Oxford vaccine: A global search continues for a vaccine against the coronavirus disease (Covid-19) even as a rise in the number of infections and related deaths are being reported. According to a tally by world meters, more than 57 million people have contracted the disease so far and more than 1.3 million have lost their lives due to it. The tally also shows that nearly 40 million people have recovered from the coronavirus disease to date.
The Oxford COVID-19 vaccine will be priced at a maximum of Rs 1,000 for two necessary doses for the public, (depending on the final trial results and regulatory approvals), said Serum Institute of India’s CEO Adar Poonawalla. He also asserted that the vaccine will be available for healthcare workers and elderly people by around February 2021 and for the general public by April.
Speaking at a media event, Poonawala asserted that every Indian will get vaccinated, probably by 2024.
“It will probably take two or three years for every Indian to get inoculated, not just because of the supply constraints but because you need the budget, the vaccine, logistics, infrastructure, and then, people should be willing to take the vaccine. So these are the factors that lead up to being able to vaccinate 80-90 percent of the population. It will be 2024 for everybody, if willing to take a two-dose vaccine, to be vaccinated,” news agency PTI quoted him as saying.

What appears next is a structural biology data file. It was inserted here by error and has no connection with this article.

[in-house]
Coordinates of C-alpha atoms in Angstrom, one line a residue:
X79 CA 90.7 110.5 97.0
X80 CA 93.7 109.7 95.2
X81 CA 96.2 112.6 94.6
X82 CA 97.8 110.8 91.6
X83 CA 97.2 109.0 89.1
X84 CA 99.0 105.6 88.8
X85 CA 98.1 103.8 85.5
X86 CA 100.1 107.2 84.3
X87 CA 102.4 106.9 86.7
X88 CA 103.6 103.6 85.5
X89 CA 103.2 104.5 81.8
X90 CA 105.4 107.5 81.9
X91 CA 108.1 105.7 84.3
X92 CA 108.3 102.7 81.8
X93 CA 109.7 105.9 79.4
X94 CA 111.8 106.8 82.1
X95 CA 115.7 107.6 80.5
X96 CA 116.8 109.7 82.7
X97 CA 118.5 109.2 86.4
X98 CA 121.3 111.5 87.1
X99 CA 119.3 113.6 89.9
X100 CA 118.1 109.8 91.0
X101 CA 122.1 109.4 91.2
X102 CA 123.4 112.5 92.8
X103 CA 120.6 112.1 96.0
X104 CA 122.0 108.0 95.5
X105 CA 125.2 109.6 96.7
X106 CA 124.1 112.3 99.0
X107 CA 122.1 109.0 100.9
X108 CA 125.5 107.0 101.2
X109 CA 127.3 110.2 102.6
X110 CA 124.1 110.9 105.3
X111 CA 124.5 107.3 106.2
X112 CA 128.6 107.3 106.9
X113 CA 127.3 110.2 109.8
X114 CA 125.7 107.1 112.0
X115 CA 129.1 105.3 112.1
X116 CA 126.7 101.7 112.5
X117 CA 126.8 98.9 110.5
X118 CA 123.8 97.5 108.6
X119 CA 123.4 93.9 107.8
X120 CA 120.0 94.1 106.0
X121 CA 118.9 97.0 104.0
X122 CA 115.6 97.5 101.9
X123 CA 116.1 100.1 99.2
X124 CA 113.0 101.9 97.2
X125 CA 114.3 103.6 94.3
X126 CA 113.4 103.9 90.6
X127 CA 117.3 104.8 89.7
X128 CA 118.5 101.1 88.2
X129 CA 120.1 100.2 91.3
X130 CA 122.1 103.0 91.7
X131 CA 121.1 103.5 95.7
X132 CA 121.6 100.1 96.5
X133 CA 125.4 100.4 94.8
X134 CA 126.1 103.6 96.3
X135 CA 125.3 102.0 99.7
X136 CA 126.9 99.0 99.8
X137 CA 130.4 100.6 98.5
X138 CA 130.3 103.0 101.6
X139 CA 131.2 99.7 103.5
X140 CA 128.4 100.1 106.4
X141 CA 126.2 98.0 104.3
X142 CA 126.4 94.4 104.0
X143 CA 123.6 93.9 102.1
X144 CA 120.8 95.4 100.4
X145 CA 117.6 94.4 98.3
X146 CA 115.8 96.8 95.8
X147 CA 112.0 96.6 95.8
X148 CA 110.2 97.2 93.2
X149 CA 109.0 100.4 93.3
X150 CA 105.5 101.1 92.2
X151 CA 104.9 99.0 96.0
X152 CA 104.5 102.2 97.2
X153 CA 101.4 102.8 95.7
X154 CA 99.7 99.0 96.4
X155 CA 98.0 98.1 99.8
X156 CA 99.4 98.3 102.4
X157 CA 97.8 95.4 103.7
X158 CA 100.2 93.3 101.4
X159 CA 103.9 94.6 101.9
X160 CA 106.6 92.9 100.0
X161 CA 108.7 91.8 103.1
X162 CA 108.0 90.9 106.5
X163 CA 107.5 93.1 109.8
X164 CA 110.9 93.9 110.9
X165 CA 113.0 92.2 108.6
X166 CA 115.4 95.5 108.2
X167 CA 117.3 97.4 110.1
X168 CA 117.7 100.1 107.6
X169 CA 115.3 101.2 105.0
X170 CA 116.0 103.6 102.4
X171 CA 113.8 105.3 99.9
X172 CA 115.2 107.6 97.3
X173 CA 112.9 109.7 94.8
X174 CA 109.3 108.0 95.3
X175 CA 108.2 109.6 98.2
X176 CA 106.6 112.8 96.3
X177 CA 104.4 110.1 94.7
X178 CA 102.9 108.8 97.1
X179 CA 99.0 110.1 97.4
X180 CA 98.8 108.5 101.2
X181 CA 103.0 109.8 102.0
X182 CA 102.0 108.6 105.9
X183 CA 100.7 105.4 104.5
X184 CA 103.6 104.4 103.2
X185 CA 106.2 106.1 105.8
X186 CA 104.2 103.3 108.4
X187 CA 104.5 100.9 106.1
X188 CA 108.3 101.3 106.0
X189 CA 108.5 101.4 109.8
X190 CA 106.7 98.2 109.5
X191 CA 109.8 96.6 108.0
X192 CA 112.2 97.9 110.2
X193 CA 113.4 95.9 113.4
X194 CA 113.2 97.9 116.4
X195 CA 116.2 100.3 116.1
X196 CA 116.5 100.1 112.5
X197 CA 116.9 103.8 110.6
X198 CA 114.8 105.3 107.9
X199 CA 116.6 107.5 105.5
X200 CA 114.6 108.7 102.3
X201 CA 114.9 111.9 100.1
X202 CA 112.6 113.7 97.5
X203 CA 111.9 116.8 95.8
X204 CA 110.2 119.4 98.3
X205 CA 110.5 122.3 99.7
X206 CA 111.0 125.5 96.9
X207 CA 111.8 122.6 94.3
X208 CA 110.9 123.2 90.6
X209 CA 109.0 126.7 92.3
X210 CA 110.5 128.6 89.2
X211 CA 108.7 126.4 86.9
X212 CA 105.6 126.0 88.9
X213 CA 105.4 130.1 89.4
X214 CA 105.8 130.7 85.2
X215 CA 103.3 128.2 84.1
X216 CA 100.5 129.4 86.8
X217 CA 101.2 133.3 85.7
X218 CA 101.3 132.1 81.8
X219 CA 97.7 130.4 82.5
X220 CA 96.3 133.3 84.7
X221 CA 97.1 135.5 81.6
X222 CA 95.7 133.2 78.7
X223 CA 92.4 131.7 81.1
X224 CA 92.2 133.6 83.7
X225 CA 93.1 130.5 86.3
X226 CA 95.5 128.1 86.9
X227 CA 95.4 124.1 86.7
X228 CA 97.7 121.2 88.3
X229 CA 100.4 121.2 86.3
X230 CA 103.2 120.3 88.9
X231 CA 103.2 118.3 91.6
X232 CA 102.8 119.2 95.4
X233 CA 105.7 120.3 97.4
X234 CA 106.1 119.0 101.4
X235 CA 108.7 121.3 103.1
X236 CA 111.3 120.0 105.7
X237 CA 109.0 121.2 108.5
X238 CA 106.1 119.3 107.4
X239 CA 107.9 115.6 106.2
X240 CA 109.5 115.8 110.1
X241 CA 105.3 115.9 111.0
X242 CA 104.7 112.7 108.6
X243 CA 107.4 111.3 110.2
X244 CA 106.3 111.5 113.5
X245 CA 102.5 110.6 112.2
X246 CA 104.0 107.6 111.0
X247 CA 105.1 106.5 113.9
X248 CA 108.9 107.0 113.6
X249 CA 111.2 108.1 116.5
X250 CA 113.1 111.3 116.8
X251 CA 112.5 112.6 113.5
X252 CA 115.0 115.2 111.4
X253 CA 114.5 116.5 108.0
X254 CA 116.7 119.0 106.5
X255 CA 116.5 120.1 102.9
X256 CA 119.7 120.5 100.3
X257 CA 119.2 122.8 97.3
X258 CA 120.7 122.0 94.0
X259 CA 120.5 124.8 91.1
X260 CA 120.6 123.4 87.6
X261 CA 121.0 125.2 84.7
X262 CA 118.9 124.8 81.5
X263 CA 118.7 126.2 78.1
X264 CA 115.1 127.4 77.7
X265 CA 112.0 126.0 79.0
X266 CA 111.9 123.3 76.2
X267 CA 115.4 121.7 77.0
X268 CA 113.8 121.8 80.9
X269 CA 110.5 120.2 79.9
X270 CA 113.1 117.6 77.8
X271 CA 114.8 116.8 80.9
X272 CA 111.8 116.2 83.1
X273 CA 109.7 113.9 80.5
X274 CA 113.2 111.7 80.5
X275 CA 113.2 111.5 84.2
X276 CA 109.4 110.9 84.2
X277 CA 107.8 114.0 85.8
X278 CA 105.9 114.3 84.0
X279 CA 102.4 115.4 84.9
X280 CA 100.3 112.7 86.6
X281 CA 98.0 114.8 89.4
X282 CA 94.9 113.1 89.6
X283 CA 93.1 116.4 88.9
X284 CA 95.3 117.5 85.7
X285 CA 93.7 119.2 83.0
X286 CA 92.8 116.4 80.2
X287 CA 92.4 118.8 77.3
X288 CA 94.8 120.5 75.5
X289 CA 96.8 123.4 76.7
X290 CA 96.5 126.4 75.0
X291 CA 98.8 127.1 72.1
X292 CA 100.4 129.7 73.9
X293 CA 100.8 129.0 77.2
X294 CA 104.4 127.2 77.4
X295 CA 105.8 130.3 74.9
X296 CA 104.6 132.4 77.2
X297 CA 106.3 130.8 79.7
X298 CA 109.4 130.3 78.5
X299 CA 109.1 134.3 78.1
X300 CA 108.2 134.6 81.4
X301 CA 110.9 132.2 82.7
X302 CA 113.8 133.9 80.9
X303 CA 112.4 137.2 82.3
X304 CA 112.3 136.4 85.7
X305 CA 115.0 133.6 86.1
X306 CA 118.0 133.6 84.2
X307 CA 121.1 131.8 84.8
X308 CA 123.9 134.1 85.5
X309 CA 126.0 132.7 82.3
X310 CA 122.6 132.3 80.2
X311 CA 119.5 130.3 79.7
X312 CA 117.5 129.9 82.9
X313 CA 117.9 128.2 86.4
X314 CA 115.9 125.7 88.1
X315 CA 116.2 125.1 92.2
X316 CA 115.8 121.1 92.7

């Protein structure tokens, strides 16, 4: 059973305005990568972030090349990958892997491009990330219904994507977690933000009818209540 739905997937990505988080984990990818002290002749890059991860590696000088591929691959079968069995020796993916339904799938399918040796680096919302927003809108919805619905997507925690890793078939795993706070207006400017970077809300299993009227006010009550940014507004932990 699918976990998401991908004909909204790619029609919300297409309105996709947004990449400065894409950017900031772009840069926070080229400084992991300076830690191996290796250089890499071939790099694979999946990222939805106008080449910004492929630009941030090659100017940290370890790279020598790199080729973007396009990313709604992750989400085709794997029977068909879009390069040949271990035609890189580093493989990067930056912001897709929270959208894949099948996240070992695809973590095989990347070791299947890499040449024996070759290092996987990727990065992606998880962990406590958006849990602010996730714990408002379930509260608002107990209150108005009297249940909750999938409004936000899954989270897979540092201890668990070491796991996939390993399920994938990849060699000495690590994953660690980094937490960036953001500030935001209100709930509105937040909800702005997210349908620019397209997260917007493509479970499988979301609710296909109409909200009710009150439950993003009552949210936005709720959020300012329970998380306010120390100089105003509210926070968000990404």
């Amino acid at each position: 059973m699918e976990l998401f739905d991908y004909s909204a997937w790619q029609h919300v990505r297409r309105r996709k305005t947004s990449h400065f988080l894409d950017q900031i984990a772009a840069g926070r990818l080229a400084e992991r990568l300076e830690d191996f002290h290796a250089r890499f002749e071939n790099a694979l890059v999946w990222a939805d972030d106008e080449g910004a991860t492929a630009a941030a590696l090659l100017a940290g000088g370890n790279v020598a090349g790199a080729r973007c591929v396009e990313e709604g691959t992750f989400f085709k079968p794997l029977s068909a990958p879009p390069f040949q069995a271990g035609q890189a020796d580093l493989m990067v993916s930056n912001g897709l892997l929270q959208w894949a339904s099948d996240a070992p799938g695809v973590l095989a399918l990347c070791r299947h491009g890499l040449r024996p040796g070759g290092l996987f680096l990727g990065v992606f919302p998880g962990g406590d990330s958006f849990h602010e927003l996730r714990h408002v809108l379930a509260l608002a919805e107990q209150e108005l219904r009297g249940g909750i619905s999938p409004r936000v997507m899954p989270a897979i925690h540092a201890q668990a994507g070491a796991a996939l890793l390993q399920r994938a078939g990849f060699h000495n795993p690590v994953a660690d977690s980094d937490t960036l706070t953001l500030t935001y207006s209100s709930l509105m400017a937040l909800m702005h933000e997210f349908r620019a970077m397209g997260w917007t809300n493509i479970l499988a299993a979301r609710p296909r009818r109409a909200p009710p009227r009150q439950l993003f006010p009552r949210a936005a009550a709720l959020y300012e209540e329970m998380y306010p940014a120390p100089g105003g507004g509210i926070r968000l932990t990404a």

Talking about its price, the SII CEO said that the central government will be getting it at a far cheaper price at around USD 3-4 because it will be buying in bulk and get access to the price that is similar to what COVAX has got.
“We are still pricing is far cheaper and more affordable than other vaccines we have in the market today,” Poonawalla added. He also clarified that children would have to wait a little longer for the vaccine till the safety data is out, but the good news is that COVID-19 is not so bad and serious for them.
“Unlike measles pneumonia, which is deadly, this disease is seeming to be less of a nuisance for children but then, they can be carriers and can give the infection to others. We want to vaccinate the elderly people and others who are the most vulnerable first. Once we have enough safety data to go in on children, we can recommend it for children too,” he stated further.
Mean-while, India witnessed a jump of over 50 percent in COVID-19 cases, after which its cumulative tally rose to 89,58,483. As per the Health Ministry data, the total death toll rose to 1,31,578. The active cases now total 4,43,303 as 83,83,602 people have recovered from the disease so far.
One reason for the daily spike could be increased testing as 10,28,203 samples were tested on Wednesday after a long weekend when eight lakh samples on an average were tested, data from the Indian Council of Medical Research showed.
The situation of COVID-19 remains grim in the national capital. The city recorded 7,546 fresh COVID-19 cases on Thursday, taking the infection tally to over 5.1 lakh, even as 98 more fatalities pushed the death toll to 8,041.